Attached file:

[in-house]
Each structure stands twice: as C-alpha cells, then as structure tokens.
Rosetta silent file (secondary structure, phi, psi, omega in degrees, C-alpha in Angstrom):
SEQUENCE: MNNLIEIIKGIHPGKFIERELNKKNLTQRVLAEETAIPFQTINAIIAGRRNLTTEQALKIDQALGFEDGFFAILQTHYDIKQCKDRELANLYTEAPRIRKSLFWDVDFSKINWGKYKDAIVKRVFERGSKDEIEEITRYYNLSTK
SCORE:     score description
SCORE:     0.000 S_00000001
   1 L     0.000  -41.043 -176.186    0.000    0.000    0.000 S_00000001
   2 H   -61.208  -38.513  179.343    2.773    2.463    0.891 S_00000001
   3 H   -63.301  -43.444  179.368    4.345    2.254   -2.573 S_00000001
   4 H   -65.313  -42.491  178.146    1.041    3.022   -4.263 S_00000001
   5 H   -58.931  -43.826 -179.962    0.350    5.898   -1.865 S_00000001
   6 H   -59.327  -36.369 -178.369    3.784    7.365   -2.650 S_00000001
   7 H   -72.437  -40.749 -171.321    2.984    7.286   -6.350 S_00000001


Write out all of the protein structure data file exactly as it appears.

[in-house]
Each structure stands twice: as C-alpha cells, then as structure tokens.
Rosetta silent file (secondary structure, phi, psi, omega in degrees, C-alpha in Angstrom):
SEQUENCE: MNNLIEIIKGIHPGKFIERELNKKNLTQRVLAEETAIPFQTINAIIAGRRNLTTEQALKIDQALGFEDGFFAILQTHYDIKQCKDRELANLYTEAPRIRKSLFWDVDFSKINWGKYKDAIVKRVFERGSKDEIEEITRYYNLSTK
SCORE:     score description
SCORE:     0.000 S_00000001
   1 L     0.000  -41.043 -176.186    0.000    0.000    0.000 S_00000001
   2 H   -61.208  -38.513  179.343    2.773    2.463    0.891 S_00000001
   3 H   -63.301  -43.444  179.368    4.345    2.254   -2.573 S_00000001
   4 H   -65.313  -42.491  178.146    1.041    3.022   -4.263 S_00000001
   5 H   -58.931  -43.826 -179.962    0.350    5.898   -1.865 S_00000001
   6 H   -59.327  -36.369 -178.369    3.784    7.365   -2.650 S_00000001
   7 H   -72.437  -40.749 -171.321    2.984    7.286   -6.350 S_00000001